As the effort to overhaul teacher pay and contracts surges ahead in Tallahassee, reaction to the legislation has reached a fever pitch.
Many teachers condemn SB 6 as an assault on them and public education. They accuse proponents of mounting a disinformation campaign to obscure the truth about the bills.
Backers fire right back, saying opponents have their facts wrong on everything from the performance pay proposal to the contract criteria.
The answers lie somewhere in the middle, with many key items left vague and to be resolved by the State Board of Education, a future incarnation of the Florida Legislature and local contract negotiations. Some are calling it the "trust me" bill.
Here are a few key points of contention:
Could teachers lose their jobs without any recourse if this bill passes?
Yes, if they were hired on July 1, 2010, or later. That's when they would be placed on a one-year probationary contract, during which time they could quit or be fired without cause. After that, a teacher would be placed on one-year contracts. School officials can decide not to renew a contract for any reason during this time. To qualify for a sixth one-year contract, a teacher must have been evaluated as "effective" or "highly effective" in two of the preceding three years.
What about teachers hired before July 1, 2010?
They're safe as long as they can demonstrate "effective performance" in four of the five years leading up to renewal of their teaching certificate. Certificates are renewed every five years. A teacher who can't demonstrate "effective performance," would see the certification expire and would have to apply for reinstatement. The bill also would add "poor performance as demonstrated by lack of student gains" as a definition of just cause for purposes of dismissal.
The bill would establish four new evaluation categories: "unsatisfactory," "needs improvement," "effective" and "highly effective." What do they mean?
They're tied to learning gains made by a teacher's students. But like the term "learning gains" itself, they are not defined in the bill. The State Board of Education would set the details.
How would teachers be paid under such a system?
Current ones would see what they earn now become their new base salary. Teachers hired on July 1 or later would be paid a base salary to be negotiated by the local school district and teachers association. All teachers would be able to get "increases" for student performance, which would go into their base salary. They also could get annual "adjustments" for specific circumstances such as working in a "high priority location," teaching in a "critical teacher shortage area," or taking on additional academic responsibilities. These terms also are undefined.
What about the claim that teachers would have half their pay based on student test scores?
That provision appeared in the first version of the Senate bill, but has since been removed. The new version says that, starting in 2014, at least half of a teacher's annual evaluation must be based on student learning gains. The overall evaluation would be used to determine if teachers make any money above their base salary. (First-year teachers would be evaluated twice.)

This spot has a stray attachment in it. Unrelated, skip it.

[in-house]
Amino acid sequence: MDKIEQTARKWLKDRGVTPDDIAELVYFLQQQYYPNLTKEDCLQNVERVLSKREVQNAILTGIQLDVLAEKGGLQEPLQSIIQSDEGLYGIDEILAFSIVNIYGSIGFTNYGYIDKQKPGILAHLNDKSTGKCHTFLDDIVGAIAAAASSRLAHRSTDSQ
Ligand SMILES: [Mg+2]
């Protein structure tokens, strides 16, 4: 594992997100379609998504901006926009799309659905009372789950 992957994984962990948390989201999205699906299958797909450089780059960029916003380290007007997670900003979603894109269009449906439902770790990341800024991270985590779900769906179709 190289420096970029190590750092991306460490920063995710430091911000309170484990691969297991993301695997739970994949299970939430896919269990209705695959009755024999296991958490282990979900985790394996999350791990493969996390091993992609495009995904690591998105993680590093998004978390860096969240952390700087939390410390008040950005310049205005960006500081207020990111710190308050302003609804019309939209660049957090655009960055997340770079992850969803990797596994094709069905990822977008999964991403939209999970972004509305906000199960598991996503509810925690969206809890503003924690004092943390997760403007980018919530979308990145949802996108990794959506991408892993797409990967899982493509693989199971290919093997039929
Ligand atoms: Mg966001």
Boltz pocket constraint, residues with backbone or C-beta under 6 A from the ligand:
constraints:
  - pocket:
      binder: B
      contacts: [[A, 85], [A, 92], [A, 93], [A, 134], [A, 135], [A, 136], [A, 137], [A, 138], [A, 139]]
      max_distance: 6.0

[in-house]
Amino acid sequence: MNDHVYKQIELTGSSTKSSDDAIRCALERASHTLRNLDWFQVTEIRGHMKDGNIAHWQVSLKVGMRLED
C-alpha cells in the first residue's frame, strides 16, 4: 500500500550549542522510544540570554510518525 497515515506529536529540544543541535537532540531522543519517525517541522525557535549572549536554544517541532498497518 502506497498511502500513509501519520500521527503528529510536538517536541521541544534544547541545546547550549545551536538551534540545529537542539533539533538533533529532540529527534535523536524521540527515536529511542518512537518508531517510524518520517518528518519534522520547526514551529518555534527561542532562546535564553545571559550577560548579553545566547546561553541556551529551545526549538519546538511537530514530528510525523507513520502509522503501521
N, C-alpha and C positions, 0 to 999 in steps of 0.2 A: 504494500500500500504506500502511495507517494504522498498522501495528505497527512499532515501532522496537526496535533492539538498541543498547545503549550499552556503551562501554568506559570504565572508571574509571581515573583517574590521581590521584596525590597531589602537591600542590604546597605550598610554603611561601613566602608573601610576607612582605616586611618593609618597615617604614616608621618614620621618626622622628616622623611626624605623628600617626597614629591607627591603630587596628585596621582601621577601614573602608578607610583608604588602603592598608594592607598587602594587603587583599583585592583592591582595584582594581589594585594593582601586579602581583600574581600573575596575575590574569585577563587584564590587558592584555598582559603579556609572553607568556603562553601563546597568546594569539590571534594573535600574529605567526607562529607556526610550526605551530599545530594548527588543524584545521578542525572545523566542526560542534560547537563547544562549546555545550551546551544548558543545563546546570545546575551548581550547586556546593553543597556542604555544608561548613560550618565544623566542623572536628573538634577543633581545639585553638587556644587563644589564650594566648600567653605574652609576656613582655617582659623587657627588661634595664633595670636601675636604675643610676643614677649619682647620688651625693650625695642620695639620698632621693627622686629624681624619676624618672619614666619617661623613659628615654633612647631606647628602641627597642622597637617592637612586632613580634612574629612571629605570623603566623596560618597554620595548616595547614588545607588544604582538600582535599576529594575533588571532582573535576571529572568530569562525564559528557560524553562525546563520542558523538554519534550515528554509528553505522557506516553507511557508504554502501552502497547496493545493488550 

How would districts pay for this?
They would have to set aside up to 5 percent of their entire budget starting in 2011 for performance and differential pay increases. Districts could use leftover money to develop tests to determine student gains. They would lose any unused money.
How would the districts figure out if the teachers' students made learning gains?
They would use existing tests for some courses such as the Florida Comprehensive Assessment Test or advanced placement exams. For courses with no such current assessment, districts would have to create end-of-course exams that adhere to the state's curriculum standards. It's not clear whether there would be pretests, too. The State Board of Education would develop specific guidelines.
What else would the learning gains be used for?
To determine whether the state's schools of education are producing teachers who get acceptable academic performance from their students. Continued approval of these programs would be contingent upon the learning gains.
Will teachers be competing with each other to achieve gains regardless of their students' abilities?
Not necessarily. The bill makes clear that student learning would be evaluated among students in the same course taking the same test. So it's unlikely gifted children would be compared to children with special needs. The bill also provides that all teachers are eligible for raises based on student gains, suggesting they would not be vying for a limited fund. Still, there's no specific language in the bill on this point.
Would a teacher's years of service and degrees count at all?
The bill prohibits using either to set a base salary schedule. It also phases out bonuses for teachers receiving National Board certification. An amendment that passed through the Senate would permit school districts to use degrees as a factor in part of a teacher's performance evaluation. In practice, this would mean teachers would not get extra money just for having an advanced degree, but could benefit from having a degree directly applicable to their instructional field, if it's negotiated into their contract.
Will principals be affected?
Yes. Their evaluations will also be tied to the academic performance of students in their schools.
When would all of this take effect?
In the 2014-15 school year for most of the provisions.
Jeffrey S. Solochek can be reached at email@example.com or (813) 909-4614. For more education news, visit the Gradebook at blogs.tampabay.com/schools.